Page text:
Music festivals are springing up all over the place, but some, like this weekend’s Panorama festival on Randall’s Island, New York are distinguishing themselves from the pack by providing attendees with one-of-a-kind experiences. Presented by Golden Voice and The Verge, Panorama elevated the experiential potential of what a music festival is through The Lab – its interactive, multi-sensory space. Capitalizing on the mainstream’s growing interest in art and technology, The Lab featured seven multi-sensory installations by New York-based artists and creatives, within a 70 foot dome that acted as a fully immersive 360-degree Virtual Reality theater.
Curated by META.is founder Justin Bolognan, The Lab heightened the visceral experiences of festival attendees. The exterior of the dome was projection-mapped by VolVoxLabs with an ultra-high-definition multicolored carpet of light. The interior exhibition space, containing the seven installations measured 150 x 30 ft, and could accommodate 400 attendees at a time.
In a recent interview, Bolognino spoke about “simultaneity” as the driving idea behind the innovative festival. He wanted to push against the linear expectations of active performer/passive spectator by combining a more traditional festival set-up with a multi-sensory space. At Panorama, attendees were invited to participate in their new audio-visual surroundings. While live music is already a near-religious experience for many, the immersive visuality of The Lab provided a new dimension for people to create a more personal, emotive, and even world-altering experience.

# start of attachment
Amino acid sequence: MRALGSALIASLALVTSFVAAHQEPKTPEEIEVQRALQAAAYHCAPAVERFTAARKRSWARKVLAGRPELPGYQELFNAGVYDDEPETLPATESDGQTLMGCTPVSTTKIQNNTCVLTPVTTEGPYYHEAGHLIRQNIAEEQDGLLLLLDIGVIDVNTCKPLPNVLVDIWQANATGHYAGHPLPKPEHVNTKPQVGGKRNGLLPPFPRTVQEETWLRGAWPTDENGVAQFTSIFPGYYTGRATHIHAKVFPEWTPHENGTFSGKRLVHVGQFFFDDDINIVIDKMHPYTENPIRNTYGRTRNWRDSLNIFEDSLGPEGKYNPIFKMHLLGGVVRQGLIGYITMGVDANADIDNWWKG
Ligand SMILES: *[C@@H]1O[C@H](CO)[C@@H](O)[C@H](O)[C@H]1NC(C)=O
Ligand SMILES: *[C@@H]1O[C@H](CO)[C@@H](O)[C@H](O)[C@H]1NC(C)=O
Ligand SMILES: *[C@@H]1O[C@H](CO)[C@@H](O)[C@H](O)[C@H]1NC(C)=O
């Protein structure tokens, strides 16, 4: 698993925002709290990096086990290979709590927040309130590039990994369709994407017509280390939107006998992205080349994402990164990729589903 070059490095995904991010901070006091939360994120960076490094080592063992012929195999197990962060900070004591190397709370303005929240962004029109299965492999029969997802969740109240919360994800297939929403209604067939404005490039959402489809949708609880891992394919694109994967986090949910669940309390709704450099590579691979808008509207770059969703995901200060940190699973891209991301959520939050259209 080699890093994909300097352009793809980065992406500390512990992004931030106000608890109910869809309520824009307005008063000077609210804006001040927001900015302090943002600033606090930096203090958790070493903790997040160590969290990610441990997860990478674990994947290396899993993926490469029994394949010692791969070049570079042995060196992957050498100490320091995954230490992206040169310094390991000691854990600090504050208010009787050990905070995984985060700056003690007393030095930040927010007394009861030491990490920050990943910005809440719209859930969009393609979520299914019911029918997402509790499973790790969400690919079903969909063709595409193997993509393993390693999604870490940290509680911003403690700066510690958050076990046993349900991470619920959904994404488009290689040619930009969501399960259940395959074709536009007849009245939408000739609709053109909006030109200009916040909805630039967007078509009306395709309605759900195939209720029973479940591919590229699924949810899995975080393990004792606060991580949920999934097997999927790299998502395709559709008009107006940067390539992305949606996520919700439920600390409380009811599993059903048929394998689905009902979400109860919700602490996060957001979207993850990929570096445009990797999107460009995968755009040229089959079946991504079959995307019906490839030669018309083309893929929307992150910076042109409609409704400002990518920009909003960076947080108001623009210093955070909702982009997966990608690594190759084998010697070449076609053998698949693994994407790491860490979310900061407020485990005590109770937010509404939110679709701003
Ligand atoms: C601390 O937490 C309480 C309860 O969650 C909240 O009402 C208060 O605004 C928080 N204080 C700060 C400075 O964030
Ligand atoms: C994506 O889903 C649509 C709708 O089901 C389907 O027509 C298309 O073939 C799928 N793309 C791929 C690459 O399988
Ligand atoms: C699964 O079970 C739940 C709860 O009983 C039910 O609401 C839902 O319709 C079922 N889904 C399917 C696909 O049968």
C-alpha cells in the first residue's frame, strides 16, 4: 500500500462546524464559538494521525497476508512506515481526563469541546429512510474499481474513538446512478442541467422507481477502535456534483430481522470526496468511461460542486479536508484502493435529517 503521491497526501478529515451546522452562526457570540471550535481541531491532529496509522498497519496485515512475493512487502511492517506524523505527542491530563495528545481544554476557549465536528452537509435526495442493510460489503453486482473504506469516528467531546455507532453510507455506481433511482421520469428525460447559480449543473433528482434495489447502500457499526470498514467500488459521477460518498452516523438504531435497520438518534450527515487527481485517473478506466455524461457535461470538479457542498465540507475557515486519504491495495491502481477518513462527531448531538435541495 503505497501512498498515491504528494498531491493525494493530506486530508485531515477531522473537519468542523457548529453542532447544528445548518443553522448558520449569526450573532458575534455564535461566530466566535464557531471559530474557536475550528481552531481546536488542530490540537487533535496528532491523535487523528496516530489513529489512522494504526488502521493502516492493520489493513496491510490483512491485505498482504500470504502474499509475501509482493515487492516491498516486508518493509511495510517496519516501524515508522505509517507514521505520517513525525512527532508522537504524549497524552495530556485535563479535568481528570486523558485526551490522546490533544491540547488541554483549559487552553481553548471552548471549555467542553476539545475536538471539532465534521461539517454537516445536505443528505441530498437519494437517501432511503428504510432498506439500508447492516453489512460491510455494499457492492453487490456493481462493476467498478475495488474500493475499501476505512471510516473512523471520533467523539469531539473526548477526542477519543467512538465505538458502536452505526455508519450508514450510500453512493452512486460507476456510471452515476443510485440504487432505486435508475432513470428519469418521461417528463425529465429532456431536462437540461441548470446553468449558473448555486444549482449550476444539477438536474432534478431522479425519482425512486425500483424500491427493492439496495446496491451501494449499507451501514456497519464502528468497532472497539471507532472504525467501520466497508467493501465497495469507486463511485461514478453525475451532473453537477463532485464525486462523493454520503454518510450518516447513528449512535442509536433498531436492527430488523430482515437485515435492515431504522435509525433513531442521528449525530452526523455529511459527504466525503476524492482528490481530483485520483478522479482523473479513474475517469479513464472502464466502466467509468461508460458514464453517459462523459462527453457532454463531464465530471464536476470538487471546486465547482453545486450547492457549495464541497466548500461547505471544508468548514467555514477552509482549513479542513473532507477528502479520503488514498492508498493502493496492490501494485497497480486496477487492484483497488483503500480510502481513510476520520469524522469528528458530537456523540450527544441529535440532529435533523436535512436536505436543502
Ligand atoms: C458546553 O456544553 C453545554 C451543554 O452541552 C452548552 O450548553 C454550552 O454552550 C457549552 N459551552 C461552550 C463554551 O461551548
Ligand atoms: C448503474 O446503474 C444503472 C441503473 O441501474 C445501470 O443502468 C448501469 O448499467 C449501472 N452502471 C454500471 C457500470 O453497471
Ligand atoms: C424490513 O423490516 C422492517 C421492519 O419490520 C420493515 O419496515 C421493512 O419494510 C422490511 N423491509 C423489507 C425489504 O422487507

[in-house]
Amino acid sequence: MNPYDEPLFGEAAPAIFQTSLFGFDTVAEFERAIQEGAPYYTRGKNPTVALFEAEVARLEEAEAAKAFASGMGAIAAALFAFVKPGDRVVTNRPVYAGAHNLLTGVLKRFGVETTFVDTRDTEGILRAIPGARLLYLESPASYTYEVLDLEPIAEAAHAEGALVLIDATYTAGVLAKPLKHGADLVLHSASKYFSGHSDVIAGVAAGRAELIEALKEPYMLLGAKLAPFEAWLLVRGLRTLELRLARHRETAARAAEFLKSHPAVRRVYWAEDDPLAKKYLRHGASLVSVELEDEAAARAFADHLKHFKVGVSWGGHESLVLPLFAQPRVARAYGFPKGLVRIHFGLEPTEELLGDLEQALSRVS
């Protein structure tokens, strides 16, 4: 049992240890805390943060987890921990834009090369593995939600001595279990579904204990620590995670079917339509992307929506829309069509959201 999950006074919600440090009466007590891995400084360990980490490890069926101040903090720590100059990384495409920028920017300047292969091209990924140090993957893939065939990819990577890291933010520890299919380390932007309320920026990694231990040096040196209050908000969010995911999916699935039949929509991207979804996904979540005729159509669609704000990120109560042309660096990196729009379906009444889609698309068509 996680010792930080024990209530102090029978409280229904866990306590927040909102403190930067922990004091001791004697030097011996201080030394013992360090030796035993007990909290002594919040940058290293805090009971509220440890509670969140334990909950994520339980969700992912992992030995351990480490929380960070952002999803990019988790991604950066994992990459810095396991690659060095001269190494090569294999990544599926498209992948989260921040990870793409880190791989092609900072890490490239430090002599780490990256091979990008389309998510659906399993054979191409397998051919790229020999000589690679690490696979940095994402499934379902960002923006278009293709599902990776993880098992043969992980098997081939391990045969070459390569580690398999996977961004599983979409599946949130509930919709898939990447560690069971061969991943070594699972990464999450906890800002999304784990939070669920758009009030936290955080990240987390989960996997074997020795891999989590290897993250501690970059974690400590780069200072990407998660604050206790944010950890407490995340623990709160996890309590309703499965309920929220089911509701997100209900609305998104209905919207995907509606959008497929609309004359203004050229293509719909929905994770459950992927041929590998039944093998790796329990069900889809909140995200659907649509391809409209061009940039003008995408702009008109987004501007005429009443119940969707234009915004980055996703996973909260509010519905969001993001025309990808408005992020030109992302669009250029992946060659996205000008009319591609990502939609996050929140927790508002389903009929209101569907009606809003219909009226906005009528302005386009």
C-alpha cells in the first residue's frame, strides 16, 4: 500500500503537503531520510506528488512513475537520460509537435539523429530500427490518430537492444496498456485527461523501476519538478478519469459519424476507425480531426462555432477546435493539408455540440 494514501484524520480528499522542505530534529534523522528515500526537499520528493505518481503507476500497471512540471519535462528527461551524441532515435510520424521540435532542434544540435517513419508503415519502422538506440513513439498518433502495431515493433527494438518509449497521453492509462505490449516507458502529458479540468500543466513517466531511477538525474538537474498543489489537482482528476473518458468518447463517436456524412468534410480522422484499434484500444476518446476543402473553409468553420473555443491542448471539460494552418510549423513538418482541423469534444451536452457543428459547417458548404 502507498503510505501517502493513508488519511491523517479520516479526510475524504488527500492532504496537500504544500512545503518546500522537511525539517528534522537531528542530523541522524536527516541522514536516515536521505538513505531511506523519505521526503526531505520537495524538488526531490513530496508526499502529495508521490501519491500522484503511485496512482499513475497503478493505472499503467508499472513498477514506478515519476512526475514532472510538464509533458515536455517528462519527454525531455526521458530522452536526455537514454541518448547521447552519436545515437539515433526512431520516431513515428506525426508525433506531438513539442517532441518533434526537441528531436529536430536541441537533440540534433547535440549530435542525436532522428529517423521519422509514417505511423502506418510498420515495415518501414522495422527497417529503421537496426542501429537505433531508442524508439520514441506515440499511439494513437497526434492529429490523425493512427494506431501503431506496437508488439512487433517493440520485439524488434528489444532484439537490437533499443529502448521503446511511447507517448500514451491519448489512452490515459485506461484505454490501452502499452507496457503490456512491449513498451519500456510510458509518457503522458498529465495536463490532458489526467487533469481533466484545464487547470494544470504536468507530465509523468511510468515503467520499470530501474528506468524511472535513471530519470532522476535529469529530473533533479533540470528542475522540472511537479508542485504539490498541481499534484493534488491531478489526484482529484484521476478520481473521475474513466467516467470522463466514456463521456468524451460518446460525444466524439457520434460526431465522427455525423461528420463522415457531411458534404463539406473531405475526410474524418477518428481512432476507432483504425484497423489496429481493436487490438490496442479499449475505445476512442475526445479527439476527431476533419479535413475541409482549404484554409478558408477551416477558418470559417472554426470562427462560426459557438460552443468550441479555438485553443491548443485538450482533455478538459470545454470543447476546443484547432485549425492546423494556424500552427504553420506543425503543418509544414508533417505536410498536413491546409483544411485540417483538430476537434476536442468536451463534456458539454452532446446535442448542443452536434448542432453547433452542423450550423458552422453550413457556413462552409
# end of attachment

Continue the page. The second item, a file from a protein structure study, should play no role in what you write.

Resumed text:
Another aim of The Lab was to elevate and promote local creative technologists as artists. In providing these technologists with an open exhibition space untethered by more commercial concerns, The Lab allowed them to explore the potential of their craft. The most successful of the seven installations were those that used the viewer’s body as their prime mover. One of the highlights of the space was Emilie Baltz & Philip Sierzega’s ‘Cotton Candy Theremin’, an interactive piece in which festival-goers are the performers. By spinning a cotton candy cone over wisps of candy floss, attendees provoke sounds and visuals that turn a cotton candy machine into a new kind of toy. Another work that delighted many was Gabriel Pulecio’s ‘Infinite Wall’, which consisted of mirrors and sounds that responded to people’s presence through a motion sensor. Triggering the sensor provoked what the artist calls a “ripple in time” that modifies a constantly changing audio-visual environment.
The Lab at Panorama was hugely successful and so much more than a “side show” to the main musical performances. It proved that people, hyperaware of our interconnectedness through technology, are eager to interact directly with their visual and auditory environments as more than consumers. Hopefully, it will inspire other creatives in a wide variety of fields to see the fusion of art and technology as a fruitful locus for individual and collective experiences.
All images courtesy by Panorama Music Festival.
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